I was granted permission to take photos of the exhibit, so I assume that it is OK to include two that I took.

Original Blog post can be read by clicking here: Psychology Today

Saturday, May 12, 2012

Carolina Arts Blog

Tom Starland made the trip to see the exhibition before it closed - glad that he could meke it and see the work in person that he decided to put on the cover. Wrote some nice comments -  Once again, thanks Tom, for everything. Hope our paths cross again real soon.

You can read his blog post here: Carolina Arts Blog

Halsey on Spoleto

Motoi Yamamoto
Return to the Sea: Saltworks

May 25 – July 7, 2012

The Halsey Institute of Contemporary Art has organized a major traveling exhibition of new work by contemporary Japanese artist Motoi Yamamoto. The exhibition will premiere in Charleston May 24-July 7, 2012, as a featured presentation of the Spoleto Festival USA. Return to the Sea: Saltworks by Motoi Yamamoto will travel nationally after its inaugural presentation, including stops in Los Angeles, CA, Charlotte, NC, and Monterey, CA. The centerpiece of the exhibition will be a site-specific installation created entirely out of salt by the artist during his two-week residency at the Halsey Institute.

Curated by Mark Sloan, director and senior curator of the Halsey Institute, the exhibition will also feature a series of recent drawings, photography, sketchbooks, a video about the artist, and a 170-page color catalogue documenting fourteen years of the artist’s saltworks around the world. The catalogue includes essays by Sloan and Mark Kurlansky, author of the New York Times best seller, Salt: A World History. The video, produced by Sloan and Emmy award-winning videographer John Reynolds, will include interviews with Yamamoto at his studio in Kanazawa, Japan, insight into his creative process, still images and time-lapse videos of many of his previous installations, and an overview of the fascinating history of salt in Japanese culture.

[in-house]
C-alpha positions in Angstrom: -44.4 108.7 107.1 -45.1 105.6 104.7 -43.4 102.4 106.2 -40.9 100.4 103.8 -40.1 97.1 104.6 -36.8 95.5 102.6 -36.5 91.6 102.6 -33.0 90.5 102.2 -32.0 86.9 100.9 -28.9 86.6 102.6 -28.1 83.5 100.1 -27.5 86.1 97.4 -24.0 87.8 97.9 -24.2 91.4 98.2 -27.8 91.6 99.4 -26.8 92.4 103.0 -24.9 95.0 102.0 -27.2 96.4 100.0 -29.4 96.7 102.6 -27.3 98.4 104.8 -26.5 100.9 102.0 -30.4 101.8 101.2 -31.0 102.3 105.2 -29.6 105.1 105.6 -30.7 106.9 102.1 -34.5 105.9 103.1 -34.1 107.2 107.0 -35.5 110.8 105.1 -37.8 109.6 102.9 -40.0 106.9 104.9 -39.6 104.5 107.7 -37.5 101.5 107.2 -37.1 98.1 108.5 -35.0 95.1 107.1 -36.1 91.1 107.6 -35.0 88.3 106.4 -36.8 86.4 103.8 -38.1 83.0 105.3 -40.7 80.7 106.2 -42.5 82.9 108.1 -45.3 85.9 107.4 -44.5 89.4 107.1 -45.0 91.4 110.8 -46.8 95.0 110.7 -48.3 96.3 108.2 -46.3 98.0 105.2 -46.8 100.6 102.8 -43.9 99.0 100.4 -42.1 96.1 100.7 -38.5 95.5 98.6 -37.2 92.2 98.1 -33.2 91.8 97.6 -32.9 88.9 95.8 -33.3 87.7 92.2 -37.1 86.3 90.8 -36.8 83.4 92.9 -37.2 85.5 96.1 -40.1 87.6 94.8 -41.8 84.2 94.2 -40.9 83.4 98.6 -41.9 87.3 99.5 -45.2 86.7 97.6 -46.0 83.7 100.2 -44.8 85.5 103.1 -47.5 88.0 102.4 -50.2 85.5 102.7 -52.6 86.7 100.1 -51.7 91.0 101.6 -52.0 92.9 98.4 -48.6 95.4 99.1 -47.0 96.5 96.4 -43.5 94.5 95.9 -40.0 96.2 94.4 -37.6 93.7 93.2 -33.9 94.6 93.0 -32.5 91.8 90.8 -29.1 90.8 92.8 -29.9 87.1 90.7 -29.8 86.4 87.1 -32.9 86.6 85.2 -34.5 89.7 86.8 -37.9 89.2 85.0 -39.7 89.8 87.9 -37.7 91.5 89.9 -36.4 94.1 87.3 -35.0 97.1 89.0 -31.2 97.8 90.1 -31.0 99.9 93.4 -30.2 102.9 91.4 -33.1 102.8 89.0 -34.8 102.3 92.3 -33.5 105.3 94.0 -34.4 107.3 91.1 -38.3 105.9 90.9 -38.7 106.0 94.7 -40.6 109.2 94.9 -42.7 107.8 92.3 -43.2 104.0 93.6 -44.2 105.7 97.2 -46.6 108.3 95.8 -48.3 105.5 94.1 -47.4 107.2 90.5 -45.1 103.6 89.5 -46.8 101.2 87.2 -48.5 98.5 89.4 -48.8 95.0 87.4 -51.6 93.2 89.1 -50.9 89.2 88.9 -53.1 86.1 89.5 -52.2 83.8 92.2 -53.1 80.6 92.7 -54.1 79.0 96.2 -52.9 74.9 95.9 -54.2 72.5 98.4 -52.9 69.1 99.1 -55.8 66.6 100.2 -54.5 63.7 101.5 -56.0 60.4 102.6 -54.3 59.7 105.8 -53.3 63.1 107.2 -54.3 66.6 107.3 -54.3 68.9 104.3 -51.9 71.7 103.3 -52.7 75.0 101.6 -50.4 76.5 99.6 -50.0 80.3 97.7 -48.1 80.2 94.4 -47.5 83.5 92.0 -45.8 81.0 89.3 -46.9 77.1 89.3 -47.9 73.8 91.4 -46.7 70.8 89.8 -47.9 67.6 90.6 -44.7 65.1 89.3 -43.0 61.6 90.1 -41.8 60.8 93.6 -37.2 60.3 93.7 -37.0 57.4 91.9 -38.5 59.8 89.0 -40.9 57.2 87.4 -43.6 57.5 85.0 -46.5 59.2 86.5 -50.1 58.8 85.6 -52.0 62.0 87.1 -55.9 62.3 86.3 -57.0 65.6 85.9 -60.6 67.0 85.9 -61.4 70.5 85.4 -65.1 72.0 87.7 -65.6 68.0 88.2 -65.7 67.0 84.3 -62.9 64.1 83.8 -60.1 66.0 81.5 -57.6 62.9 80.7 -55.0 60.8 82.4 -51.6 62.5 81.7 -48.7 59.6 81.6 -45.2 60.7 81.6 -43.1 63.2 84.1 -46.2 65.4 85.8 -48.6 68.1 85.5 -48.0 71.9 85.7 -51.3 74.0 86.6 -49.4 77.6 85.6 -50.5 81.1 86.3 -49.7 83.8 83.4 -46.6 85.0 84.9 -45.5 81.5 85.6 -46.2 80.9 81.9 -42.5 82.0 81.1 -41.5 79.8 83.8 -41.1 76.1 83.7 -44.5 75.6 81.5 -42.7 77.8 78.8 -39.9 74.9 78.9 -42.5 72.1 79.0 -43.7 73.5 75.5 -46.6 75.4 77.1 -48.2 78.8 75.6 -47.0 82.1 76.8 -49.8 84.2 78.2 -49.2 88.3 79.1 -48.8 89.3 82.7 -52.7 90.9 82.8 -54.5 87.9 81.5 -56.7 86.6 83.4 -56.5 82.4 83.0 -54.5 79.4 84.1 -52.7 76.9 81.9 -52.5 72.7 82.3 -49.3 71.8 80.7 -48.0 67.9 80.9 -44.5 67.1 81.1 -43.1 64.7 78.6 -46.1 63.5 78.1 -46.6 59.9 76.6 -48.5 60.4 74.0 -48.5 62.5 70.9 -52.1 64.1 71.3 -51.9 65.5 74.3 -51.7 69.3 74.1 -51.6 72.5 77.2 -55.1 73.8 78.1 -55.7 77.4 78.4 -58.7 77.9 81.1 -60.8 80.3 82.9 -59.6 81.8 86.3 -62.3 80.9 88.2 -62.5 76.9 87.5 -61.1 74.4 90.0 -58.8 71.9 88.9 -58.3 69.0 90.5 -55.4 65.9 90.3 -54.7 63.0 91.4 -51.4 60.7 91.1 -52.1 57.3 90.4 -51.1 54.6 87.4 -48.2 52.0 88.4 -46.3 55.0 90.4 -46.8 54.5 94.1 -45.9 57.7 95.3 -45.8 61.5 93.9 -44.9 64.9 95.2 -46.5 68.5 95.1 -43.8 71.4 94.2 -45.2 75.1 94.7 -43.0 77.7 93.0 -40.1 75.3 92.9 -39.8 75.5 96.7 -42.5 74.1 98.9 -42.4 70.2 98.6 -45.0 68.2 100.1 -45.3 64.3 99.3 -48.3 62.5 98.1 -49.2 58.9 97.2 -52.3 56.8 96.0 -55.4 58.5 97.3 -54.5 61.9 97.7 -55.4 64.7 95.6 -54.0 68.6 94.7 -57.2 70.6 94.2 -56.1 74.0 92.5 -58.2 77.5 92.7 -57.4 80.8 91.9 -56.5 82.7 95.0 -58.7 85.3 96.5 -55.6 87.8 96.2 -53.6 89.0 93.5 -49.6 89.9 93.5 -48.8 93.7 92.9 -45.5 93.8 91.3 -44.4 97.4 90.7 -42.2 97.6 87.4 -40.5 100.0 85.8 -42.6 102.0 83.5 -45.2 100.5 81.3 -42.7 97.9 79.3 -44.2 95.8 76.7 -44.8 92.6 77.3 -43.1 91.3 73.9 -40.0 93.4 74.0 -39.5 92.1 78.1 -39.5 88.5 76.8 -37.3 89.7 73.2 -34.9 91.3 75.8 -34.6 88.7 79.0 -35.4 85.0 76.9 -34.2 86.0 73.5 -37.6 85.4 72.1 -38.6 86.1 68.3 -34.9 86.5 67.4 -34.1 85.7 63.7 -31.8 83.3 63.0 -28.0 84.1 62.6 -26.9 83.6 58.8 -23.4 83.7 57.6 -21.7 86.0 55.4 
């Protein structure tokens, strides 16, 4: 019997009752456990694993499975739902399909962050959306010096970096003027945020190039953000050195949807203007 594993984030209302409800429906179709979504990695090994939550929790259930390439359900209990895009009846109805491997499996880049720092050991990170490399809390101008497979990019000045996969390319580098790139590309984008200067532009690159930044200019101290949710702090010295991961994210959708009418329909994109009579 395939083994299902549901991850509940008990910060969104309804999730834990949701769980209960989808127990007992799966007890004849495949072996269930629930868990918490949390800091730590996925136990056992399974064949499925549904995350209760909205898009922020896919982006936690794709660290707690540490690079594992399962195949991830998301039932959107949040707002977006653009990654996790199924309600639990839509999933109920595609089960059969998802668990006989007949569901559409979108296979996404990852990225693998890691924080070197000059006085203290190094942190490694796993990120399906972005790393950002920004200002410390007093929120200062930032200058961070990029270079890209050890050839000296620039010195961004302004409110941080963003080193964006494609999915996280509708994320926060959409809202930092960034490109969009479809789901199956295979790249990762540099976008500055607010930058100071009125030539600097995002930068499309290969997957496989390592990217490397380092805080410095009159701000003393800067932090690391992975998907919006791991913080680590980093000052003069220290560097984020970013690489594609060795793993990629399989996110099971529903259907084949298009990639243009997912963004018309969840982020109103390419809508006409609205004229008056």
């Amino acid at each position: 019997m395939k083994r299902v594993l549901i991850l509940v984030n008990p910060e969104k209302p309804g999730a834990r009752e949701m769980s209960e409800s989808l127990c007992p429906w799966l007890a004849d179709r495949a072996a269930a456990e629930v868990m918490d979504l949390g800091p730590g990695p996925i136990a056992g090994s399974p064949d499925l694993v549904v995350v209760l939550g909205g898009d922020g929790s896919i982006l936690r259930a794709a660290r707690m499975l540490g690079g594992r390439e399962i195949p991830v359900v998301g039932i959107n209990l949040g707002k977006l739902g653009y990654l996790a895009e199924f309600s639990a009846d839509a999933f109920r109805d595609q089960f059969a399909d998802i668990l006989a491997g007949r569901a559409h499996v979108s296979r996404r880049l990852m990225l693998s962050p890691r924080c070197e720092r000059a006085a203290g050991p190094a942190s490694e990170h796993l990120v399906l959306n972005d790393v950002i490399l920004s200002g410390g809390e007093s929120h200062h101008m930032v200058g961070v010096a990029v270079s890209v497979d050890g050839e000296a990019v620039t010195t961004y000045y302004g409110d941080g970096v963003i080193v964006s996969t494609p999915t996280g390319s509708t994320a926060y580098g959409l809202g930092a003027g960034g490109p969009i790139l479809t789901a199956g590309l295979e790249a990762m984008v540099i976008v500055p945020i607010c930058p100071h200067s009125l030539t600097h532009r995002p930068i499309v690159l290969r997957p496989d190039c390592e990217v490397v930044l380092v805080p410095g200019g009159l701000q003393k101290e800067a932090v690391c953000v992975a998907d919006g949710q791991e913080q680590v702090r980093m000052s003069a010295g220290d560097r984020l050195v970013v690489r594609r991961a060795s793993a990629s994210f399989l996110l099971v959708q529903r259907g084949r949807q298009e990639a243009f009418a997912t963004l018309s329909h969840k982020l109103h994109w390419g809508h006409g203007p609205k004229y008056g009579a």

Yamamoto and the Halsey Institute are collaborating with the Clemson Architecture Center in Charleston’s (CAC.C) Studio V Design and Build class to create two viewing platforms for the installation. This will be the fifth collaboration between the Halsey Institute and CAC.C’s Studio V class. The students, led by Ray Huff and David Pastre, will design and build a large platform in the Halsey’s main gallery to provide visitors with multiple vantage points of the large saltwork. The students will also build an outdoor viewing platform for the gallery window fronting Calhoun Street, providing curious passers-by with a glimpse of the installation 24 hours per day.  These platforms will be in use during the run of the exhibition and also for Yamamoto’s residency, May 17- 24.

Wednesday, May 2, 2012

Final Numbers Are In!

112,795 downloads for the April issue of Carolina Arts with my art on the cover! That's 29, 955 more than the March issue. They usually average around 80,000 downloads a month so we'll see if I've set a record or this is a natural upswing of the online mag's popularity (I hope so). Time will tell. You can still download by clicking on the cover. Thanks everyone!